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Friday, November 20, 2020

Big Sky 1.1: Pretty Big Deal

 

My wife and I caught David Kelley's Big Sky.  He has a good thing currently going on The Undoing, check out my reviews.  Big Sky, based on the pilot, appears to be another good thing.  [Spoilers below.]

The story takes place in Montana, hence Big Sky.  It has a definite Twin Peaks vibe, replete with a scene in a diner (which shut down, due to Covid, a real Twin Peaks touch right there).  But so far, there's nothing other-worldly or interdimensional.  (I can't recall, was Twin Peaks already in that alternate zone in its first episode?)

But what we do have is a sharp kidnap-sex-slave ring that's been going on for a while, with at least two out-of-the-blue surprises.  A truck-driver who seems an easy going guy (played by Brian Geraghty, who made a good impression on Chicago P. D.) tazes a prostitute (played by non-binary Jesse James Keitel) he picks up at a truck stop, and then two young women whose car broke down on the road in the woods.  And a state trooper (played by John Carroll Lynch, who has made a good impression on dozens of shows) plays a state trooper, who kills a private detective who is looking for the missing women.  One unexpected tazing (the other two were certain to happen as soon as the car broke down on the road) and one unexpected murder are a better-than-average quotient of surprises in a pilot, which usually have only one.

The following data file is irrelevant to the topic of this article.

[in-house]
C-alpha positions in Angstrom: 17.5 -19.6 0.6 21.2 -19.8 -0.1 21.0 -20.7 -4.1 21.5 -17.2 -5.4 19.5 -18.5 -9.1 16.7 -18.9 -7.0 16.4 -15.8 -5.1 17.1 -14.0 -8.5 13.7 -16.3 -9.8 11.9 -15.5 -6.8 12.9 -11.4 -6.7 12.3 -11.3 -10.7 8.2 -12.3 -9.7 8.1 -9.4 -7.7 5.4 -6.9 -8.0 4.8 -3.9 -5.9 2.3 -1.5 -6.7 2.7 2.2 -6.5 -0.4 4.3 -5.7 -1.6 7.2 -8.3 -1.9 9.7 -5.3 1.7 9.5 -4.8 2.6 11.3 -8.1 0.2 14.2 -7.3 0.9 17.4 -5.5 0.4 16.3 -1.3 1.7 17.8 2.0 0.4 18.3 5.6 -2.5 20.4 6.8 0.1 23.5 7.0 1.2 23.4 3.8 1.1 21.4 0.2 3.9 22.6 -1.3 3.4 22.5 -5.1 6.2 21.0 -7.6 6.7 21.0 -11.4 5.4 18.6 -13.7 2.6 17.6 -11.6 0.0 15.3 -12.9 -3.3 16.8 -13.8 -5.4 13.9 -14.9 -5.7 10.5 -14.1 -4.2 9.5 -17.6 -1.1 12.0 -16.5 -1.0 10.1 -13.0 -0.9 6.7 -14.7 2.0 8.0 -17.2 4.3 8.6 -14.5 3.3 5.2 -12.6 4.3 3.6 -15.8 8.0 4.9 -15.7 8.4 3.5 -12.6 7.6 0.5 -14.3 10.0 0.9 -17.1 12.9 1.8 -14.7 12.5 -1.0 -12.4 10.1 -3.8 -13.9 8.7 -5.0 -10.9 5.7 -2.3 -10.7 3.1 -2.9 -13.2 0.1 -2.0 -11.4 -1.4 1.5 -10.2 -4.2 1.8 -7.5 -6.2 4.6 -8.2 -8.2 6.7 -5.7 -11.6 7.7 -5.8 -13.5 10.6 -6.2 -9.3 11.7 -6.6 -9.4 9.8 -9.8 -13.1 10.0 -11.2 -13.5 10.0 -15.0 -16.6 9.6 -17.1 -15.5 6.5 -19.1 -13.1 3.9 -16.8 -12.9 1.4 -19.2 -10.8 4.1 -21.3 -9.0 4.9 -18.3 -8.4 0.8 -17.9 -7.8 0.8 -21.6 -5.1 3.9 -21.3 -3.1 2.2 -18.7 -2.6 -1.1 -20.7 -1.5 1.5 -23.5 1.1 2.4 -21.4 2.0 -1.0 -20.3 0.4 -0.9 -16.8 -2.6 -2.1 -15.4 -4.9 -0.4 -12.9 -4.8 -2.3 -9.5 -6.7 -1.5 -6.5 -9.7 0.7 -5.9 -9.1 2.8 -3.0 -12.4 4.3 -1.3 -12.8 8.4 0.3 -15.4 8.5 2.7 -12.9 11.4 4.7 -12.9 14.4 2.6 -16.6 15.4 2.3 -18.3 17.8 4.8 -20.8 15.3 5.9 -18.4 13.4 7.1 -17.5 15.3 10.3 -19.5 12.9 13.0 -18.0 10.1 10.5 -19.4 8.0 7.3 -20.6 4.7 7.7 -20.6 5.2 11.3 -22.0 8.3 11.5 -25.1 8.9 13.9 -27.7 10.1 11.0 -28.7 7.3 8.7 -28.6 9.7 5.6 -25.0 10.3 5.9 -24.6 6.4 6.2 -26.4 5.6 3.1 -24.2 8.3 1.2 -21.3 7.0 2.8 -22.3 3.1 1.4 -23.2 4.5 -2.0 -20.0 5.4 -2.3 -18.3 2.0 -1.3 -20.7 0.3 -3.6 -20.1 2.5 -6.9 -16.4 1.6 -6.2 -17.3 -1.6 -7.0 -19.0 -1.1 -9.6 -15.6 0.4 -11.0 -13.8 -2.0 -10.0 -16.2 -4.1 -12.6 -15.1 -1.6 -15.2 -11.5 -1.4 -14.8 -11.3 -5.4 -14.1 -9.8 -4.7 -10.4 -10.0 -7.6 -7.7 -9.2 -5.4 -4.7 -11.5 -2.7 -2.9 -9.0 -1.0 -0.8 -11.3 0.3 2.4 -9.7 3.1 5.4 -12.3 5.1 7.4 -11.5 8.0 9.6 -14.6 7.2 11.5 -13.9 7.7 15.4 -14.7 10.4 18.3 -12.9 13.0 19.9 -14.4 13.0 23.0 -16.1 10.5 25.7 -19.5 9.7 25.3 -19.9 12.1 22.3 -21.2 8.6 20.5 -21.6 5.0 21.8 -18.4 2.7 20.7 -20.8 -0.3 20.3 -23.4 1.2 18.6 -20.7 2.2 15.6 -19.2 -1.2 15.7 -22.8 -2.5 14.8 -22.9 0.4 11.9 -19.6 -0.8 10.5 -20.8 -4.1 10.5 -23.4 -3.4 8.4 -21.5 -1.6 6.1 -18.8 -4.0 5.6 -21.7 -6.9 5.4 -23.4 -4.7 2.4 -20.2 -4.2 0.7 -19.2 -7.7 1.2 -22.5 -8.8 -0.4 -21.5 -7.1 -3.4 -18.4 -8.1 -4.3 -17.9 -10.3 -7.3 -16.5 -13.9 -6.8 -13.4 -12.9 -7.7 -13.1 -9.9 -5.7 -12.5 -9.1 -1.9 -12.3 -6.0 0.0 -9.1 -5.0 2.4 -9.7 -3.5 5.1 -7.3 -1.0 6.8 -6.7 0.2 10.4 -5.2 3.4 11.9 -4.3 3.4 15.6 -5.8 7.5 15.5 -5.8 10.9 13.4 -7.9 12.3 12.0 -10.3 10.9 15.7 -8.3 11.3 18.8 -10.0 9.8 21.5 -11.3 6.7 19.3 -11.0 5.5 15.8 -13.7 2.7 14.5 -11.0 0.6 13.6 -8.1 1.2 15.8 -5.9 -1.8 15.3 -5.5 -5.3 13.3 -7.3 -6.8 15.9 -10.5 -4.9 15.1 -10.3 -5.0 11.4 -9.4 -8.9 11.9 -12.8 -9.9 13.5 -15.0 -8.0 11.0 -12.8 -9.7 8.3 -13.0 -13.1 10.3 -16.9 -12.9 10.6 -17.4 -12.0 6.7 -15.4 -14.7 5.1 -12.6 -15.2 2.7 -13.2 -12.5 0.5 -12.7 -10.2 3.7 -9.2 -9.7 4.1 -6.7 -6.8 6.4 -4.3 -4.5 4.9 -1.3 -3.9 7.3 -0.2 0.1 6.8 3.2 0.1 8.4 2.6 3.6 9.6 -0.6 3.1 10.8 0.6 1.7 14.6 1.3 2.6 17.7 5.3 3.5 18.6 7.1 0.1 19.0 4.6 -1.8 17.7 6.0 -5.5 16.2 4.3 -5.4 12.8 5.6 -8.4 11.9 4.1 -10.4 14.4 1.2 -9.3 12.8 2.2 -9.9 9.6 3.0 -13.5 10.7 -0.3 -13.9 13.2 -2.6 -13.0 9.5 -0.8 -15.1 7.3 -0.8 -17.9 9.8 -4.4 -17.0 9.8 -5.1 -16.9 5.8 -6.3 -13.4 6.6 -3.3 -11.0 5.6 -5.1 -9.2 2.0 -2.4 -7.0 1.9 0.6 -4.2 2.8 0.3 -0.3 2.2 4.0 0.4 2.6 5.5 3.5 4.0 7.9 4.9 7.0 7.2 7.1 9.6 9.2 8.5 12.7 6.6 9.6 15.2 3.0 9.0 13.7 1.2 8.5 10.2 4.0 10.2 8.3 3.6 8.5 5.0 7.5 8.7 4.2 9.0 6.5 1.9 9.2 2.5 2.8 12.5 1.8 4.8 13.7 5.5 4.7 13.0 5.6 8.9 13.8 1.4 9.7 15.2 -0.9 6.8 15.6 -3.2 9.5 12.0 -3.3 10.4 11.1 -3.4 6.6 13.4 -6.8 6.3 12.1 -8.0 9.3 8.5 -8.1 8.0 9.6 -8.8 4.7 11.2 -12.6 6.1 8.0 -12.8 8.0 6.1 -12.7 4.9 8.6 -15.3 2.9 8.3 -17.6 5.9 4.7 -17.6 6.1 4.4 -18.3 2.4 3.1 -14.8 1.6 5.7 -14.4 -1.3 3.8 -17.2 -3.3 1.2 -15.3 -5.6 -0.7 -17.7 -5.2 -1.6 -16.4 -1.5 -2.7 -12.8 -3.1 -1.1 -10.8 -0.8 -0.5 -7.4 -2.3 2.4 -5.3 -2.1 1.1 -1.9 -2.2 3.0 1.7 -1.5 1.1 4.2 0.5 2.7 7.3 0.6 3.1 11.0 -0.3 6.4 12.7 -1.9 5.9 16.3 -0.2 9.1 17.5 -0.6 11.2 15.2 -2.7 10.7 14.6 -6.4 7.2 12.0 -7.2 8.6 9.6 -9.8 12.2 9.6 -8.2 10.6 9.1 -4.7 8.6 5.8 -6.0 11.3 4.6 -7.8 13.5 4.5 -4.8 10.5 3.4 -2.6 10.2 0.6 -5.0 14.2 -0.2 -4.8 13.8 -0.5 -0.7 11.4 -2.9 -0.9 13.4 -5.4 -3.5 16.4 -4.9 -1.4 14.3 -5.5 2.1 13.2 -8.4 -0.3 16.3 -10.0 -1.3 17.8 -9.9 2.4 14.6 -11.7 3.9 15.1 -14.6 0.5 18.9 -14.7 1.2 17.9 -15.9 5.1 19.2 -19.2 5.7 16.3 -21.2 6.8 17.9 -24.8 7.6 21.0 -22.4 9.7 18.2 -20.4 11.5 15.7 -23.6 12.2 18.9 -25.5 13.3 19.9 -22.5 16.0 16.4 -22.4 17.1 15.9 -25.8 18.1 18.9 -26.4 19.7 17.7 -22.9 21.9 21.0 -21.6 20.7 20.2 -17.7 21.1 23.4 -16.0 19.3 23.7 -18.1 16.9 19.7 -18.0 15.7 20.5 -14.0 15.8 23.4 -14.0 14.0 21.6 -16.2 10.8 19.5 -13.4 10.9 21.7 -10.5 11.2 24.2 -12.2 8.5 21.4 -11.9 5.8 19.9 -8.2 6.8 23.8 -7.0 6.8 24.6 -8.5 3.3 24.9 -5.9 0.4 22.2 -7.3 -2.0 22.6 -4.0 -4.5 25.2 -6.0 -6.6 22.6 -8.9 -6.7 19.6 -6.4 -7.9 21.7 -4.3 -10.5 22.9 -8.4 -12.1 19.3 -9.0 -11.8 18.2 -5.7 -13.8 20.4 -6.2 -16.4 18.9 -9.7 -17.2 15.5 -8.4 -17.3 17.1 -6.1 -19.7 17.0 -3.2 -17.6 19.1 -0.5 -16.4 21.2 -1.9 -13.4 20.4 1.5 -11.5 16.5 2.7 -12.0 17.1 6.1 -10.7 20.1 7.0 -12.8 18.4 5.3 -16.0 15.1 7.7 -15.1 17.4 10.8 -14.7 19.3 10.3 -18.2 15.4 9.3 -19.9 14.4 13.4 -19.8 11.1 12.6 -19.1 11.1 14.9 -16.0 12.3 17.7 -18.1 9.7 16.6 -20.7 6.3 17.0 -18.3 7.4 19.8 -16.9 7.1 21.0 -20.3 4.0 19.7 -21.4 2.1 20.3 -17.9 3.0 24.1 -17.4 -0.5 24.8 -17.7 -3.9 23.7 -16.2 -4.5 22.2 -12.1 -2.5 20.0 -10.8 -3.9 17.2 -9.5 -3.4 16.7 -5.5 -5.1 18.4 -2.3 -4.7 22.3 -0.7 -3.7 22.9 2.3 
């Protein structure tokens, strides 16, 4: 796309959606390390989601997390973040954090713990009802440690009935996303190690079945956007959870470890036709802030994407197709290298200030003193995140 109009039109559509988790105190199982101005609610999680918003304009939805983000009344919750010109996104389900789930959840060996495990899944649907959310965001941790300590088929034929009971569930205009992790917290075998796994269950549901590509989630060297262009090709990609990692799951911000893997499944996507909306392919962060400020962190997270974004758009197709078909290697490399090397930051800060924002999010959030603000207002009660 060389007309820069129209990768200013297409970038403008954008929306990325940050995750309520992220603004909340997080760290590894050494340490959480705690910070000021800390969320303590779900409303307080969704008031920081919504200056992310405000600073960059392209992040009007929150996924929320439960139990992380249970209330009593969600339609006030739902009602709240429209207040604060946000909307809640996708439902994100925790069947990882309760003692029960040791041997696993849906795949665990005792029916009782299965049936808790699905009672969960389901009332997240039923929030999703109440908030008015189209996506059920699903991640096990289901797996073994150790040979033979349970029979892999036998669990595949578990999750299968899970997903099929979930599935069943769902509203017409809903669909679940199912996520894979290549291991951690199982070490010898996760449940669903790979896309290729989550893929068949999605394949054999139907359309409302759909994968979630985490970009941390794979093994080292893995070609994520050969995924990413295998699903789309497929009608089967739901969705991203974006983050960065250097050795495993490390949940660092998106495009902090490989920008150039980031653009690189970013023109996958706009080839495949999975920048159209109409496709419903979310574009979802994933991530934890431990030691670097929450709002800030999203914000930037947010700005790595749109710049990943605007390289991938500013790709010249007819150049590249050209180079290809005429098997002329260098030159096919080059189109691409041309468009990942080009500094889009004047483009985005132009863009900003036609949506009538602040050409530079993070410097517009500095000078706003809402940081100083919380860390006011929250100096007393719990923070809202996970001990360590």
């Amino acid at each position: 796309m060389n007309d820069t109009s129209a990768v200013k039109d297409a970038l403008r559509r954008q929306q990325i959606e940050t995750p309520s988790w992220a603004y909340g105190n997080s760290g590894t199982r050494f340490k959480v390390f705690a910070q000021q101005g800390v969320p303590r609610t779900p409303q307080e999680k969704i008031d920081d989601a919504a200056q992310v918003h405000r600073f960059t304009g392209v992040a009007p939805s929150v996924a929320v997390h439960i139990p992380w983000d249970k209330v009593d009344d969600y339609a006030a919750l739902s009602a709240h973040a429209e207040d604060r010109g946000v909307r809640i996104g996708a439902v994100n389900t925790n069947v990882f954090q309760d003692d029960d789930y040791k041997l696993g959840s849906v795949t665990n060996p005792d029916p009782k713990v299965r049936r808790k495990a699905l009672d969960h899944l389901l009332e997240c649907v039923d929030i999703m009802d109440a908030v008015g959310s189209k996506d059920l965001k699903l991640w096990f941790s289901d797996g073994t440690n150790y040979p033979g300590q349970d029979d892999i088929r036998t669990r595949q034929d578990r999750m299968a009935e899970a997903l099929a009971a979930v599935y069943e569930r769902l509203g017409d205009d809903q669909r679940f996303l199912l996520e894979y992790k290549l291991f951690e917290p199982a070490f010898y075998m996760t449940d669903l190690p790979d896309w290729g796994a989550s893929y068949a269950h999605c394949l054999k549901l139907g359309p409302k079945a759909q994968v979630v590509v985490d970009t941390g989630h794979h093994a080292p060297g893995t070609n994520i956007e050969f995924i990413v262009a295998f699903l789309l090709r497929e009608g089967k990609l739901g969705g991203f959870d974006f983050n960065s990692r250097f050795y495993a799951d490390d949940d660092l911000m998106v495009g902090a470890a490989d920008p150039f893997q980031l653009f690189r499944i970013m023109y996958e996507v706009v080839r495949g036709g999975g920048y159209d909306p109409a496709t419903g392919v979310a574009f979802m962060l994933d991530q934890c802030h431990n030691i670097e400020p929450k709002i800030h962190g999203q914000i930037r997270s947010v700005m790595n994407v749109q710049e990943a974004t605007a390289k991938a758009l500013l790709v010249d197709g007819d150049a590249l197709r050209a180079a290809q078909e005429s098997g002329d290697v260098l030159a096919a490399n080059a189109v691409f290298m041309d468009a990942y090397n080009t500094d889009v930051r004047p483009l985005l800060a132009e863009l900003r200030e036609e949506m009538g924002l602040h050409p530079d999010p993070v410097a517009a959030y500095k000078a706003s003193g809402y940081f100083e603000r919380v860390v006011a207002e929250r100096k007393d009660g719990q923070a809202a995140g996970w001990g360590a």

And it's a good thing that the victims were just kidnapped not killed.  They look to be at least a little more interesting-than-usual characters (played by Natalie Alyn Lind and Jade Pettyjohn, in addition to Keitel).  And the murder of the detective leaves the agency in the hands of two women investigators, played by Kylie Bunbury and Katheryn Winnick.  I haven't seen Bunbury before but Winnick was memorable in Bones and even more so in Vikings.

So it looks like we have some good ingredients in Big Sky, and I haven't even mentioned the music, also much better than average.  Hey, it's not too often, if at all, that you hear The Rolling Stones' "It's All Over Now" on a network television show.  See you back here next week,

 

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